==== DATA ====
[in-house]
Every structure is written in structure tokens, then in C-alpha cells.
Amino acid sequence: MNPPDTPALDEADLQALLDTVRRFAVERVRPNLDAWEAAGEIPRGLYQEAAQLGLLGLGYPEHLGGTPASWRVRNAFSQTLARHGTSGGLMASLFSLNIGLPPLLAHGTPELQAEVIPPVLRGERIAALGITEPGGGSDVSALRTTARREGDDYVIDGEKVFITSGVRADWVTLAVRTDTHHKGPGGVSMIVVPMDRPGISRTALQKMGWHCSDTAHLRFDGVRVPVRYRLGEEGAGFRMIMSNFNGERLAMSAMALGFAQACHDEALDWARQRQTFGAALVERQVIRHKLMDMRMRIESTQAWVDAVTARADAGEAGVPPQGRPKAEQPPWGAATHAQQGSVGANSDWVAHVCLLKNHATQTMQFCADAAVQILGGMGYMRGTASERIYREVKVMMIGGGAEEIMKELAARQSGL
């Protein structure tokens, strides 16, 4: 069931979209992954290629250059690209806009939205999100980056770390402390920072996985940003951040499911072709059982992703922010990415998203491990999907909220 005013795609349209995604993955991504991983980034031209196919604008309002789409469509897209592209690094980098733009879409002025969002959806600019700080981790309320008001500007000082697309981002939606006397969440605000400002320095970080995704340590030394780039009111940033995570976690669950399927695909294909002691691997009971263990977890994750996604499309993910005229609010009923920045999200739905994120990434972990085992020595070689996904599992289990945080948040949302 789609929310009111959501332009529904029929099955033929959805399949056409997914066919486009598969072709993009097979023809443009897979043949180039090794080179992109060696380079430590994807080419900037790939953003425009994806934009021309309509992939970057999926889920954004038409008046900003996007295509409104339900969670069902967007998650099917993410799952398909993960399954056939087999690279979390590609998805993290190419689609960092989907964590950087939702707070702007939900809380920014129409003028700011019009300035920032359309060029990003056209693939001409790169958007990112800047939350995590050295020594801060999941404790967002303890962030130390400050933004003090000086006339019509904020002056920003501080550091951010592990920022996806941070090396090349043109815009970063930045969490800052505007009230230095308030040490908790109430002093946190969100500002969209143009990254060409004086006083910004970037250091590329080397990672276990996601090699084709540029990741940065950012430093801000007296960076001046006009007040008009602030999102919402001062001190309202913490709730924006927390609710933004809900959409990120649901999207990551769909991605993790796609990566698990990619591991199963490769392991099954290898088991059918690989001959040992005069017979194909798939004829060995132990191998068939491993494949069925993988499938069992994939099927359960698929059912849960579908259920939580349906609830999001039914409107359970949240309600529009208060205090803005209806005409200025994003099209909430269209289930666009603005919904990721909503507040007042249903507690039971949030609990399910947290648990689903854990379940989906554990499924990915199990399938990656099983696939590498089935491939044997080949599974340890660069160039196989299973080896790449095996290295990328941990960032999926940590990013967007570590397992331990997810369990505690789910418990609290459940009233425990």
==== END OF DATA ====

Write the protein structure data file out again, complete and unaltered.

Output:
[in-house]
Every structure is written in structure tokens, then in C-alpha cells.
Amino acid sequence: MNPPDTPALDEADLQALLDTVRRFAVERVRPNLDAWEAAGEIPRGLYQEAAQLGLLGLGYPEHLGGTPASWRVRNAFSQTLARHGTSGGLMASLFSLNIGLPPLLAHGTPELQAEVIPPVLRGERIAALGITEPGGGSDVSALRTTARREGDDYVIDGEKVFITSGVRADWVTLAVRTDTHHKGPGGVSMIVVPMDRPGISRTALQKMGWHCSDTAHLRFDGVRVPVRYRLGEEGAGFRMIMSNFNGERLAMSAMALGFAQACHDEALDWARQRQTFGAALVERQVIRHKLMDMRMRIESTQAWVDAVTARADAGEAGVPPQGRPKAEQPPWGAATHAQQGSVGANSDWVAHVCLLKNHATQTMQFCADAAVQILGGMGYMRGTASERIYREVKVMMIGGGAEEIMKELAARQSGL
């Protein structure tokens, strides 16, 4: 069931979209992954290629250059690209806009939205999100980056770390402390920072996985940003951040499911072709059982992703922010990415998203491990999907909220 005013795609349209995604993955991504991983980034031209196919604008309002789409469509897209592209690094980098733009879409002025969002959806600019700080981790309320008001500007000082697309981002939606006397969440605000400002320095970080995704340590030394780039009111940033995570976690669950399927695909294909002691691997009971263990977890994750996604499309993910005229609010009923920045999200739905994120990434972990085992020595070689996904599992289990945080948040949302 789609929310009111959501332009529904029929099955033929959805399949056409997914066919486009598969072709993009097979023809443009897979043949180039090794080179992109060696380079430590994807080419900037790939953003425009994806934009021309309509992939970057999926889920954004038409008046900003996007295509409104339900969670069902967007998650099917993410799952398909993960399954056939087999690279979390590609998805993290190419689609960092989907964590950087939702707070702007939900809380920014129409003028700011019009300035920032359309060029990003056209693939001409790169958007990112800047939350995590050295020594801060999941404790967002303890962030130390400050933004003090000086006339019509904020002056920003501080550091951010592990920022996806941070090396090349043109815009970063930045969490800052505007009230230095308030040490908790109430002093946190969100500002969209143009990254060409004086006083910004970037250091590329080397990672276990996601090699084709540029990741940065950012430093801000007296960076001046006009007040008009602030999102919402001062001190309202913490709730924006927390609710933004809900959409990120649901999207990551769909991605993790796609990566698990990619591991199963490769392991099954290898088991059918690989001959040992005069017979194909798939004829060995132990191998068939491993494949069925993988499938069992994939099927359960698929059912849960579908259920939580349906609830999001039914409107359970949240309600529009208060205090803005209806005409200025994003099209909430269209289930666009603005919904990721909503507040007042249903507690039971949030609990399910947290648990689903854990379940989906554990499924990915199990399938990656099983696939590498089935491939044997080949599974340890660069160039196989299973080896790449095996290295990328941990960032999926940590990013967007570590397992331990997810369990505690789910418990609290459940009233425990």